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Jewish Life After the USSR

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Published by Indiana University Press .
Written in English


  • European history: postwar, from c 1945 -,
  • Jewish studies,
  • History,
  • Ethnic Issues,
  • Religion,
  • Former Soviet Union, USSR (Europe),
  • Ethnic Studies - General,
  • Europe - Russia & the Former Soviet Union,
  • Jewish - General,
  • 20th century,
  • Identity,
  • Jews,
  • Politics and government,
  • Russia,
  • Social conditions

Book details:

Edition Notes

ContributionsZvi Gitelman (Editor), Musya Glants (Editor), Marshall I. Goldman (Editor)
The Physical Object
Number of Pages288
ID Numbers
Open LibraryOL9590848M
ISBN 100253215560
ISBN 109780253215567

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ISBN: OCLC Number: Description: vi, pages: illustrations ; 24 cm: Contents: Religion, Israel, and the development of Soviet Jewry's National consciousness, / Yaacov Ro'i --Nationalities policy, the Soviet regime, the Jews, and emigration / Theodore H. Friedgut --Thinking about being Jewish in . Get this from a library! Jews and Jewish life in Russia and the Soviet Union. [Yaacov Ro'i;] -- "The leading experts of contemporary Jewish history who have contributed to this volume present the first broad and penetrating assessment of Jewish life . Jewish Life After the USSR, edited by Musya Glants, Zvi Gitelman, and Marshall I. Goldman Jewish Life after the USSR is the first book to study post-Soviet Jewry in depth. Its careful analyses of demographic, cultural, political, and ethnic processes affecting an important post-Soviet population also give insights into larger developments in. The Black Book of Soviet Jewry or simply The Black Book (Russian: Чёрная Книга, Chiornaya Kniga; Yiddish: דאָס שוואַרצע בוך ‎, Dos shvartse bukh), also known as The Complete Black Book of Russian Jewry, is a page book compiled for publication by Ilya Ehrenburg and Vasily Grossman originally in late in the Russian language.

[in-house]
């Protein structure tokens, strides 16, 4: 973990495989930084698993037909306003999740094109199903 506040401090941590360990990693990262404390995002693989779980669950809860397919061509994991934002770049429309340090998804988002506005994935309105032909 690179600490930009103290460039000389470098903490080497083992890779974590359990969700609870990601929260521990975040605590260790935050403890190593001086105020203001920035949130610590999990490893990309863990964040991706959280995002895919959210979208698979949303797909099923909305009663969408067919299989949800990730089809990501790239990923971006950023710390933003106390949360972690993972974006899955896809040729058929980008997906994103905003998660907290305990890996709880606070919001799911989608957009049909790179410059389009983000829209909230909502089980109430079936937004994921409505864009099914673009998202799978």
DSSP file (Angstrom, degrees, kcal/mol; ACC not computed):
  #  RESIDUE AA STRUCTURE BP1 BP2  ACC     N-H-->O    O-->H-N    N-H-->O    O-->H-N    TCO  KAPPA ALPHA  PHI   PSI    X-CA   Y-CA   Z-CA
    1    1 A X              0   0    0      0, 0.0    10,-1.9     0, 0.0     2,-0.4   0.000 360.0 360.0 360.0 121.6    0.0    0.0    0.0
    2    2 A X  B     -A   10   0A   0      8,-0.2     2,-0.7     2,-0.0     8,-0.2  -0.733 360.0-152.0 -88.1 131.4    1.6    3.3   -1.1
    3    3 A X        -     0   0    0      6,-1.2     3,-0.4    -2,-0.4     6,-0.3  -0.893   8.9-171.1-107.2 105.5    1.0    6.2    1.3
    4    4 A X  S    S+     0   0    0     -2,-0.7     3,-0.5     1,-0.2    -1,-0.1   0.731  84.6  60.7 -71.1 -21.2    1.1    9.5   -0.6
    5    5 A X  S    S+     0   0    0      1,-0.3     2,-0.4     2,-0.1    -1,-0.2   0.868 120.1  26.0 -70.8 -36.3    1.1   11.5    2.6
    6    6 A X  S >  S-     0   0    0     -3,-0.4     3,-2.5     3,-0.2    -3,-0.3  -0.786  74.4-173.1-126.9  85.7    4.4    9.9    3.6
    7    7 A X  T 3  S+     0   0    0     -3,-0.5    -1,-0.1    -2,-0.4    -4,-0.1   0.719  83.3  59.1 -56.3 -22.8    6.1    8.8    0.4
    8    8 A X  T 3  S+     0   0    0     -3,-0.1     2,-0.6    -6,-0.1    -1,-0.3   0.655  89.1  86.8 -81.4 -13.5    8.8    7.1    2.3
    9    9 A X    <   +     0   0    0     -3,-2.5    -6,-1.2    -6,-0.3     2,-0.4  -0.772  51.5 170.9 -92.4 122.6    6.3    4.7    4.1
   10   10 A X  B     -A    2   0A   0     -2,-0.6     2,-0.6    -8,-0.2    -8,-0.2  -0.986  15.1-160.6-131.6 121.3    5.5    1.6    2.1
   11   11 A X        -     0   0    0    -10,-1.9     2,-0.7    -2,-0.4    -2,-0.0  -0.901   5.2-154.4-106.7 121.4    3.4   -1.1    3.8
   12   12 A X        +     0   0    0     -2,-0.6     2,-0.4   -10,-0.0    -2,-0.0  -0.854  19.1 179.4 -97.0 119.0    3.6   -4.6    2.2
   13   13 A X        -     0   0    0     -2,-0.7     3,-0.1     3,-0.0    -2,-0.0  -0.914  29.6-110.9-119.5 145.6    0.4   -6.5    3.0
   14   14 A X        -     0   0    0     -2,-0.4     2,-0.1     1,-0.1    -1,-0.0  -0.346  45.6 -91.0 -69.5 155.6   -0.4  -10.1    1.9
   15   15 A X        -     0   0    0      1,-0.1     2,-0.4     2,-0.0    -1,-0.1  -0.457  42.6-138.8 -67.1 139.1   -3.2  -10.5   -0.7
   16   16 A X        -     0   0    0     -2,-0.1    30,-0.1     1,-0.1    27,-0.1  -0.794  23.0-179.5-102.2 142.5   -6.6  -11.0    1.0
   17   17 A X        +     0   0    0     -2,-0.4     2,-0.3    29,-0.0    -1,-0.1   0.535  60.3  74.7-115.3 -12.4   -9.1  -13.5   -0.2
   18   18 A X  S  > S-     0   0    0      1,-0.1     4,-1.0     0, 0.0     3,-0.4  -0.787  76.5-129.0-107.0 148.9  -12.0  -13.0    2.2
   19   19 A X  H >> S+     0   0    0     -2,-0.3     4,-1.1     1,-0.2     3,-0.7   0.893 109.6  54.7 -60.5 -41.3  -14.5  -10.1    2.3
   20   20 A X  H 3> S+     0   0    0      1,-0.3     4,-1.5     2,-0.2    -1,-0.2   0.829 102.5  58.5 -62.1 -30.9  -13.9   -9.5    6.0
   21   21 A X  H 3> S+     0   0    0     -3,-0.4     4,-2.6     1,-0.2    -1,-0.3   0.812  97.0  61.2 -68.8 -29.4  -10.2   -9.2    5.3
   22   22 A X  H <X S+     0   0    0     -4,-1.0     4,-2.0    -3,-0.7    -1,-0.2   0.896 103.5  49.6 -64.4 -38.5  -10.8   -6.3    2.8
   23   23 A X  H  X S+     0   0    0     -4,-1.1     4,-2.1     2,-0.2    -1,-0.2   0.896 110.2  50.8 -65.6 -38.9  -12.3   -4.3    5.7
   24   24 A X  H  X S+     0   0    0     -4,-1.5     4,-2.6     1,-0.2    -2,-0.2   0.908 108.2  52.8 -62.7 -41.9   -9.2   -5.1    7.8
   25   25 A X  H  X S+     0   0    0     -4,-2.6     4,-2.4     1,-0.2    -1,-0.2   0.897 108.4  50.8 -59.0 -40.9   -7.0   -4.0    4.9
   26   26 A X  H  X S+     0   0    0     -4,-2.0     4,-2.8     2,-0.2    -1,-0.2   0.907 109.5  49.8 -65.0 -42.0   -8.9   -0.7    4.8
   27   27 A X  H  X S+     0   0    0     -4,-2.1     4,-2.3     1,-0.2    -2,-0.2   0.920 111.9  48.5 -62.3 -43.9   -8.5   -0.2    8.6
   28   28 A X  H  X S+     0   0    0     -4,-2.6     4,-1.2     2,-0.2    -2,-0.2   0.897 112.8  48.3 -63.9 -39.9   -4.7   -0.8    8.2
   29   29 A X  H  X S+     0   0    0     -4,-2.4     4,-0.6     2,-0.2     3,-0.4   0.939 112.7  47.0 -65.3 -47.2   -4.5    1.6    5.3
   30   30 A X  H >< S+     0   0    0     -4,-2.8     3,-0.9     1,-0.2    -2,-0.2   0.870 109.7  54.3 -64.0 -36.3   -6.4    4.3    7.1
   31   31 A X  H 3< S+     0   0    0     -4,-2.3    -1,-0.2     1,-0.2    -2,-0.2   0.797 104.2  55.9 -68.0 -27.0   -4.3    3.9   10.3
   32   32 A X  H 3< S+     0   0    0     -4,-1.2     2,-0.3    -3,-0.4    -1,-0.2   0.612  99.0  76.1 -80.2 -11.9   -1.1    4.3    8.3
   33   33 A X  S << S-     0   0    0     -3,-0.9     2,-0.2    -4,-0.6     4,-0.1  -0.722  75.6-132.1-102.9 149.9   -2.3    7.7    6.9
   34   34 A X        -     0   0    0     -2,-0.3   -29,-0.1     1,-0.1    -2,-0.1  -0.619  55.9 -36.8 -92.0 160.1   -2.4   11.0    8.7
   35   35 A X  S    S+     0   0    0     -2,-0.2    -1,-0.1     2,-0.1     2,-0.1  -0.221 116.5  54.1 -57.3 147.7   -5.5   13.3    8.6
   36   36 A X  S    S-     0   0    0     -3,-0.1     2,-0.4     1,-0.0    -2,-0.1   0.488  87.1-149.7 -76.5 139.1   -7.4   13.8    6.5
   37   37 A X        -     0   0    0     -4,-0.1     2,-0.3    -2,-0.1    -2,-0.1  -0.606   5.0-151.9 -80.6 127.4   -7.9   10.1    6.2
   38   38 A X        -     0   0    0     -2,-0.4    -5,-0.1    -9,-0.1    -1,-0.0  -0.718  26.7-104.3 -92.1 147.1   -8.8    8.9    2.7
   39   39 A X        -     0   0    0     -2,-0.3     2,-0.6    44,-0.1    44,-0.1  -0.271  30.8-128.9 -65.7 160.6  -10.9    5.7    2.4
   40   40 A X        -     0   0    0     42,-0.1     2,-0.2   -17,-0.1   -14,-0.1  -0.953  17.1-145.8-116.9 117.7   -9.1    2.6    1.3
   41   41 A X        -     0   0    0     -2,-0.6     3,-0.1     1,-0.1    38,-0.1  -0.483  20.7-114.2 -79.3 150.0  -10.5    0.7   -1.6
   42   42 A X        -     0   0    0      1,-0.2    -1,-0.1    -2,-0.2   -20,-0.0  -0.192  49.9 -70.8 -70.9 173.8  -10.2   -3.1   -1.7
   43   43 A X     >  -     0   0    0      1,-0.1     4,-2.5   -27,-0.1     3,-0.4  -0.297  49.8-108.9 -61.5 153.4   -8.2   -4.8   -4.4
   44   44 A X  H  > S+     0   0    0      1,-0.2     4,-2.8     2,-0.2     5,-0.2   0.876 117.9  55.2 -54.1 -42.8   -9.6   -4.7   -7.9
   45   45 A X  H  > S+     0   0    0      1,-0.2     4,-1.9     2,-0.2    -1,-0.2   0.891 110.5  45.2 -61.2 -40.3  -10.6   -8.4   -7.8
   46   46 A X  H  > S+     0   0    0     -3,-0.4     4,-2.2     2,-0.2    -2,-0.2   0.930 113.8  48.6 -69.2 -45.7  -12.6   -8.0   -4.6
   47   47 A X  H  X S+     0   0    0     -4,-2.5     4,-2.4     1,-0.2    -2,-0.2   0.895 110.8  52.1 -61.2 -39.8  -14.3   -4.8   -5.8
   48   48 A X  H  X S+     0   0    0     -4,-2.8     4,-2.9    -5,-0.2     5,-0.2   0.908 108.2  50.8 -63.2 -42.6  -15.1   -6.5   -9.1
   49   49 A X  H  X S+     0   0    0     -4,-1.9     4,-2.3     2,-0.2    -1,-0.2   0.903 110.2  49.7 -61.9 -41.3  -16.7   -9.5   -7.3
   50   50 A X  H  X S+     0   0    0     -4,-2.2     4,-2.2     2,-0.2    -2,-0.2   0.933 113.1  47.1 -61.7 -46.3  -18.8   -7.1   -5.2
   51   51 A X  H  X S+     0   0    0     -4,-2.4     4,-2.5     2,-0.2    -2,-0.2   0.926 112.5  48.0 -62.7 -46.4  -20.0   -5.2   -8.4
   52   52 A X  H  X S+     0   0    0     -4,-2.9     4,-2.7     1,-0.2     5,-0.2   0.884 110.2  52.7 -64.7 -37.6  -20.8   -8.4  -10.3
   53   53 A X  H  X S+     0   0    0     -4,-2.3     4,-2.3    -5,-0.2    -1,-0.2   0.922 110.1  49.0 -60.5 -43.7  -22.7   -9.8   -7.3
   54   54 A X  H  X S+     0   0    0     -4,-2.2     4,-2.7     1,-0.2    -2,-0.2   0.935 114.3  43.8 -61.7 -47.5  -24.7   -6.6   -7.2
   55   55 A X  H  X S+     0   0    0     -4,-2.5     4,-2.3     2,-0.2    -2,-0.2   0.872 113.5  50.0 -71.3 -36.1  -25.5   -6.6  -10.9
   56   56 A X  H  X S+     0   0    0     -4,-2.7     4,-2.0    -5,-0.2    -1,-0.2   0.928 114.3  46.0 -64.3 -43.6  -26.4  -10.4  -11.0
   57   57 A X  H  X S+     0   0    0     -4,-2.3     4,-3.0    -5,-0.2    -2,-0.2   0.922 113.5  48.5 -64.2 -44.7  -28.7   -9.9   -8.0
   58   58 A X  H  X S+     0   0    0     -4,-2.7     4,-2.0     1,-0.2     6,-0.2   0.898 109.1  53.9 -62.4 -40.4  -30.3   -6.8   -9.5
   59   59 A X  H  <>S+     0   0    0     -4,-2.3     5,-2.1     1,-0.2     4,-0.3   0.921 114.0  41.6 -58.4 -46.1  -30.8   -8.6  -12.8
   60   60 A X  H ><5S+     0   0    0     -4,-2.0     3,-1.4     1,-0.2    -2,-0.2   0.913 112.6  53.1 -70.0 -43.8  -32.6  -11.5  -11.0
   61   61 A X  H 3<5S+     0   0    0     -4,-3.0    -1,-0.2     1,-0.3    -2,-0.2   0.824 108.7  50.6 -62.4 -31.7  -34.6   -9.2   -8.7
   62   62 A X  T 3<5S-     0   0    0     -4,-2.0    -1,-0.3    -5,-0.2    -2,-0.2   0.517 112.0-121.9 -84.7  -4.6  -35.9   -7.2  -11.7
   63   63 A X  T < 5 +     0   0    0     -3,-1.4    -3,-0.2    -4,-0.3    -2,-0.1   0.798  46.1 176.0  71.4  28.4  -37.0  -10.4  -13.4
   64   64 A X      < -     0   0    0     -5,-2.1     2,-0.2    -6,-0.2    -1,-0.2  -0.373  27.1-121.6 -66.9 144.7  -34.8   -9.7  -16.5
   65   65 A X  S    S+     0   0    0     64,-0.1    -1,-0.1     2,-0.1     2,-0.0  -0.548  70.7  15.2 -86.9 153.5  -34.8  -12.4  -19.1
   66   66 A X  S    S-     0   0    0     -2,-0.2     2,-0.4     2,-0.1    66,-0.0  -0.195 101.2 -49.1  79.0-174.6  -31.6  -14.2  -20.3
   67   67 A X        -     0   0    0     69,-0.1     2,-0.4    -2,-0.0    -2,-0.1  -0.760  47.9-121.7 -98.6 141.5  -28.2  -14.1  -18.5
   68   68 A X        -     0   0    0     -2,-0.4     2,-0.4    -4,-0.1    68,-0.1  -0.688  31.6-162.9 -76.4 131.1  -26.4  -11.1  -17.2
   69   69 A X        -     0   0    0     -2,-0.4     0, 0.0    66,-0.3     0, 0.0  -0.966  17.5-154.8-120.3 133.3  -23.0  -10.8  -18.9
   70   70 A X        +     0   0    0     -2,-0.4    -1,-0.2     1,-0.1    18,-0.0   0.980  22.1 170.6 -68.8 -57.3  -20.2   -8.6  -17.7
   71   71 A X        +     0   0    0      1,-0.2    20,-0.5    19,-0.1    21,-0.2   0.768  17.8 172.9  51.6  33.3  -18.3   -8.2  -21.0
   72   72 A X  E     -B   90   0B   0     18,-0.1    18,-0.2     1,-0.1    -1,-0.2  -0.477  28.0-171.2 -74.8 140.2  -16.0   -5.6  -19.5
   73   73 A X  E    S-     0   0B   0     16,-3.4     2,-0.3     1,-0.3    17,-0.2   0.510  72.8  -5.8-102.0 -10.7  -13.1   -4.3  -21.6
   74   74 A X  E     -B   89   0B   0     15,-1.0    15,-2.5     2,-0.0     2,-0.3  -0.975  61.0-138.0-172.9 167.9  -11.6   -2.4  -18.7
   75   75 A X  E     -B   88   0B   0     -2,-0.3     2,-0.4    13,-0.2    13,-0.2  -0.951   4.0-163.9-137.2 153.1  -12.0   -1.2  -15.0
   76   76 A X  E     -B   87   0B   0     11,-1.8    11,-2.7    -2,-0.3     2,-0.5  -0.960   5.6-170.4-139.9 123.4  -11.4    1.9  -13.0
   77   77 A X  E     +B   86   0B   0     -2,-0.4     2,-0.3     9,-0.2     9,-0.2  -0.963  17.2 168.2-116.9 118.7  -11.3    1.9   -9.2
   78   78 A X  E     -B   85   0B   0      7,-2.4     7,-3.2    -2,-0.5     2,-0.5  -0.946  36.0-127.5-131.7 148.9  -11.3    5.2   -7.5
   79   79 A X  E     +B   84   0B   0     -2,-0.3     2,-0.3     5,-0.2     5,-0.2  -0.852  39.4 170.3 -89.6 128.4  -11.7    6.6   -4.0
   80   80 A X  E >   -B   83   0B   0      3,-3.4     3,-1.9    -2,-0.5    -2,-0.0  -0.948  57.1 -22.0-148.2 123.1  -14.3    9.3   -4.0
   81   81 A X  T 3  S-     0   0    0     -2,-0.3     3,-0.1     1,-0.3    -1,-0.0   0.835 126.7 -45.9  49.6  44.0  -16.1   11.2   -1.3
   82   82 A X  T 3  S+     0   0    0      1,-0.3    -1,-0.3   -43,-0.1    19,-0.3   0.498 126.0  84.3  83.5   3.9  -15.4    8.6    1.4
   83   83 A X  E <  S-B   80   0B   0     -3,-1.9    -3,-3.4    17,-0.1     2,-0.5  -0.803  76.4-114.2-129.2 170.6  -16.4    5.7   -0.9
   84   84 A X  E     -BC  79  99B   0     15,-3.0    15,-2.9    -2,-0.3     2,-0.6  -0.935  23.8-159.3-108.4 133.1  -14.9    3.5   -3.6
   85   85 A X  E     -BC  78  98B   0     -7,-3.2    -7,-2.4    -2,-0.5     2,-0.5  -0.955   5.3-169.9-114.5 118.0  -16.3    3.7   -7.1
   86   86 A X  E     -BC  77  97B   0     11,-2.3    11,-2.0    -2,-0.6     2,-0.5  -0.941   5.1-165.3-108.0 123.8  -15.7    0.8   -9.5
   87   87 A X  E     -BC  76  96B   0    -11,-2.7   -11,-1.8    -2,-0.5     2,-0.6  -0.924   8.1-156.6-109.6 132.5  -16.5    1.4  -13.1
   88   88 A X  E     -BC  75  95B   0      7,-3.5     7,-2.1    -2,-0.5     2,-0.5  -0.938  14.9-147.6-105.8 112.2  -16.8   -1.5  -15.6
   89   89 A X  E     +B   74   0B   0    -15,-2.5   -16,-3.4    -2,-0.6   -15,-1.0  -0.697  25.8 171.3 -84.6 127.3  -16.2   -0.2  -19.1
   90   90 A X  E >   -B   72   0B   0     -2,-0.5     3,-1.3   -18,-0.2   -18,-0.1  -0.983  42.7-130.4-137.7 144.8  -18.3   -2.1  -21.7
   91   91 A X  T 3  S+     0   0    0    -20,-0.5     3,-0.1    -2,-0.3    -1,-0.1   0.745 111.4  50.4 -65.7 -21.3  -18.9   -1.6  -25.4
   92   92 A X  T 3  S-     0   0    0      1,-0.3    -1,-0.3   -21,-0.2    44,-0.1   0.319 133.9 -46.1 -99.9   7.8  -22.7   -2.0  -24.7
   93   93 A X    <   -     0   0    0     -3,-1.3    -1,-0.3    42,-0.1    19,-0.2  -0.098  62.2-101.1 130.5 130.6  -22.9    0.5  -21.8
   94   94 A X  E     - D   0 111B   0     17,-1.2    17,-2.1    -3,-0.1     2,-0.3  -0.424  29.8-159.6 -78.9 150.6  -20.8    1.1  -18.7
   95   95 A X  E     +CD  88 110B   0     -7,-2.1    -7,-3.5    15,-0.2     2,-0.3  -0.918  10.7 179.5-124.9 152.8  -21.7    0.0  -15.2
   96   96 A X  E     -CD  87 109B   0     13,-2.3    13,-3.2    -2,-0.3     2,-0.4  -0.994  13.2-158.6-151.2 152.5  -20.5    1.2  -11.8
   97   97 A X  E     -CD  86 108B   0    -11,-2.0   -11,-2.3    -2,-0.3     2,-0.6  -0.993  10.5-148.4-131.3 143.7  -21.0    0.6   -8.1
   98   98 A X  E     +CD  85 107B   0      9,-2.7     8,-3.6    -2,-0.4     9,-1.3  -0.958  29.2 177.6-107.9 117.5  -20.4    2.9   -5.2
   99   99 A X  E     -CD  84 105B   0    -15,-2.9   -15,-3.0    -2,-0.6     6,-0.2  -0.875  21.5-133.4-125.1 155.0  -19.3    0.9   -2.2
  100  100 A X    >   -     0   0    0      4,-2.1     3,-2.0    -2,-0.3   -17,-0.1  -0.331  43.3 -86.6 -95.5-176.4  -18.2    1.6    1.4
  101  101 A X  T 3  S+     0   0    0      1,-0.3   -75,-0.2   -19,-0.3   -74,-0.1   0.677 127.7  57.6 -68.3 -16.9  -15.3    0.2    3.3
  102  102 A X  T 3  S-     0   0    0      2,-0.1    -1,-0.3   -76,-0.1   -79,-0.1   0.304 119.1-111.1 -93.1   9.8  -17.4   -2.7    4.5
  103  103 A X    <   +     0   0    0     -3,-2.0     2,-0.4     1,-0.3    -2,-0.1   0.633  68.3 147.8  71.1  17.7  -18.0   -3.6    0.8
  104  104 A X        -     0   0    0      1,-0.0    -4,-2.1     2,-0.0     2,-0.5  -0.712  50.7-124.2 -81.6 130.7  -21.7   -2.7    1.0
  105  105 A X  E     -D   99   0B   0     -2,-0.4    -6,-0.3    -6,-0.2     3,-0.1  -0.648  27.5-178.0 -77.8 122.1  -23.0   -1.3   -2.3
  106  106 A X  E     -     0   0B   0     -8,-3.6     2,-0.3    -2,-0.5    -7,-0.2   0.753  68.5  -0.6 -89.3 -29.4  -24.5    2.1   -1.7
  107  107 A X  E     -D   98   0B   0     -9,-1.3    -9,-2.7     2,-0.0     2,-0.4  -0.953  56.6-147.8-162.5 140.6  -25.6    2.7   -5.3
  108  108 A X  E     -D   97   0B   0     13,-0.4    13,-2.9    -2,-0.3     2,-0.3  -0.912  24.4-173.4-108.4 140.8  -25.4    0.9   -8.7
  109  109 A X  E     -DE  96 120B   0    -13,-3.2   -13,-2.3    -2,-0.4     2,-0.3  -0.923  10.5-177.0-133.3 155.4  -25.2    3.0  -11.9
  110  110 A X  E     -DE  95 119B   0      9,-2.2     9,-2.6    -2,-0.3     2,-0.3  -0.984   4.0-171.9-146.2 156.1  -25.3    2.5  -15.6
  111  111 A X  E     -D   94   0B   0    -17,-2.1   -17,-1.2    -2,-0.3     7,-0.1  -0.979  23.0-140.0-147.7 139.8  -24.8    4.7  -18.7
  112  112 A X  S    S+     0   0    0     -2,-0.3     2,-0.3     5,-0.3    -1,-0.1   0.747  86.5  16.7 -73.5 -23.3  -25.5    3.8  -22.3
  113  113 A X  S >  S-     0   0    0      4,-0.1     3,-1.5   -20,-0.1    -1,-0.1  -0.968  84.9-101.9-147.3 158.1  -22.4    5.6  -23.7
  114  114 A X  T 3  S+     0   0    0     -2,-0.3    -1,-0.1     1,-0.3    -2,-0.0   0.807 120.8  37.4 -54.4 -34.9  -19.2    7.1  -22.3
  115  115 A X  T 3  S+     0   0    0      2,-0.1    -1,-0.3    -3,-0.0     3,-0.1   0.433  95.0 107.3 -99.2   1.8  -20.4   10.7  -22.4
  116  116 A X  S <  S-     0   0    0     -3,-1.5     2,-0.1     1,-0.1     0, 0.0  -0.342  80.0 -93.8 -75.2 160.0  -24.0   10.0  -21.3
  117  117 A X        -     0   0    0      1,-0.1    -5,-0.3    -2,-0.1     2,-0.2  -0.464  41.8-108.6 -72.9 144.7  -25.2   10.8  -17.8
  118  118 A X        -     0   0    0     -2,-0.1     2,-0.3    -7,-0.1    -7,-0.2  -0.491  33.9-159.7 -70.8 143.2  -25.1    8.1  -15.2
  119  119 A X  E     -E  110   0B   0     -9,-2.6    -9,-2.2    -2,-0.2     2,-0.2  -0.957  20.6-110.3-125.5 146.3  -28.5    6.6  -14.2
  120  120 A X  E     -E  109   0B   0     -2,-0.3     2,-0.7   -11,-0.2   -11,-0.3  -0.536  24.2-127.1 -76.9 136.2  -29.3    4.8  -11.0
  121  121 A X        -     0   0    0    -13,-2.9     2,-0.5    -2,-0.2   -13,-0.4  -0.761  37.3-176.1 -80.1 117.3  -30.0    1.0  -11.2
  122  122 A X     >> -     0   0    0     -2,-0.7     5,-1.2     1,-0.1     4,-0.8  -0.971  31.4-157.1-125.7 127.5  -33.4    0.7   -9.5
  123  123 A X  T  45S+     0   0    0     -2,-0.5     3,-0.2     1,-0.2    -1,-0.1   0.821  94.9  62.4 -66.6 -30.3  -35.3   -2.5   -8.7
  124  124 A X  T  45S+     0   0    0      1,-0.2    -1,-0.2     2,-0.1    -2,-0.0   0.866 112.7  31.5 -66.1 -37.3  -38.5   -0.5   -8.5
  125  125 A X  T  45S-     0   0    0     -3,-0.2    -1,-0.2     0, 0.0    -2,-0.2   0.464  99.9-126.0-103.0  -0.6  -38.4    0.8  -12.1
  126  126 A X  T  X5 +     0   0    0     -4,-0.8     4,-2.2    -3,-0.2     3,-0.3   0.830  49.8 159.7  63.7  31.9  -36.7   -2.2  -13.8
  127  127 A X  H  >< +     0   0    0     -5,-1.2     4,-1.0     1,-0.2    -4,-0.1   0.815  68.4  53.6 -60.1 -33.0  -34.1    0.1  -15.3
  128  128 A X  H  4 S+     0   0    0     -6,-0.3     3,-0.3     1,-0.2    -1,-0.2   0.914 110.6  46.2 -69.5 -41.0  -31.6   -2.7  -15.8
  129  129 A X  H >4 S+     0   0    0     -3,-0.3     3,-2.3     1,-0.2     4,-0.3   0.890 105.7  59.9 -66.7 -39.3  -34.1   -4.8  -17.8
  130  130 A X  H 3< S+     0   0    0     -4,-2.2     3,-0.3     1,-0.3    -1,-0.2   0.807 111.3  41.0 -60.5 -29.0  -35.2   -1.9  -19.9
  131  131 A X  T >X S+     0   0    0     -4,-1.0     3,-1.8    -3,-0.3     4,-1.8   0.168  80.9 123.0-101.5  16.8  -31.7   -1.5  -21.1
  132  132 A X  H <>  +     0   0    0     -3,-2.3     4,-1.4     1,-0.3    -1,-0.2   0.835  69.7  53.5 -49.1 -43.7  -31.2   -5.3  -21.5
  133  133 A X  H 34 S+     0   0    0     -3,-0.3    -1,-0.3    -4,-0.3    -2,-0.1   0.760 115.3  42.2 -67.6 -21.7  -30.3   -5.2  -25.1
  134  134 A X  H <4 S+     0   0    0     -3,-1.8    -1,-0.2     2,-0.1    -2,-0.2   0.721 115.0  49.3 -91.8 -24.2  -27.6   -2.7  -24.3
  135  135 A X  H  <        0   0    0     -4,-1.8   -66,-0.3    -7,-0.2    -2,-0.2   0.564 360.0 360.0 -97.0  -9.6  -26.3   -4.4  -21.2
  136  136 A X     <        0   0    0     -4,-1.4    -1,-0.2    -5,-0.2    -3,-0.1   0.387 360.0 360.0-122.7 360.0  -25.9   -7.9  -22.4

Based on new evidence and a series of interviews, With or Without You: The Prospect for Today’s Jews in Russia is both an exploration of the texture of Jewish life in Putin’s Russia and an émigré’s moving elegy for Russia’s Jews—a group which 40 years ago constituted one of the world’s largest Jewish populations. Marion A. Kaplan, Between Dignity and Despair, Jewish Life in Nazi Germany, New York and Oxford: Oxford University Press, , XII + Marion Kaplan is known for both her studies on the feminist movement and for her work on the daily lives of Jews in Imperial Germany.1 In her new book, too, Kaplan has combined German-Jewish history with the history of gender, .   The letters were written starting with the German invasion of Russia in June , and throughout the war, until late They were penned by Jews who lived in the USSR before the outbreak of Author: ALAN ROSENBAUM. The book “Jewish religious and cultural life in Poland during the Holocaust” describes, from first hand testimony, the Germans entering one village after another, rounding up the Jews, men women and children, in the nearby forest and shooting them all. This is what happened to Czyzow, Zareby, Koscielne and Zambrow and many other villages (p.

The Russian Revolution overthrew a centuries-old regime of official antisemitism in the Russian Empire, including its Pale of Settlement. However, the previous legacy of antisemitism was continued by the Soviet state, especially under Stalin, who spread anti-Jewish conspiracy theories through his propaganda network. Antisemitism in the Soviet Union reached new .   Shortly after the May Day demonstration, I joined the Student Struggle for Soviet Jewry and for the next decade the movement became the center of my life. (I play a role in Beckerman’s narrative.). Ilya Ehrenburg () was a Soviet novelist and is best known for his six volumes of memoirs. Vasily Grossman () was a major Soviet writer. His most important novel is Life and Fate.. David Patterson is Bornblum Chair of Judaic Studies at the University of Memphis. He is the author of numerous books and articles on the Holocaust, and has won the Cited by: The answer to that is a little complicated — yes, in the decades after the Holocaust, Jewish and non-Jewish scholars and survivors worked to bring Author: Lior Zaltzman.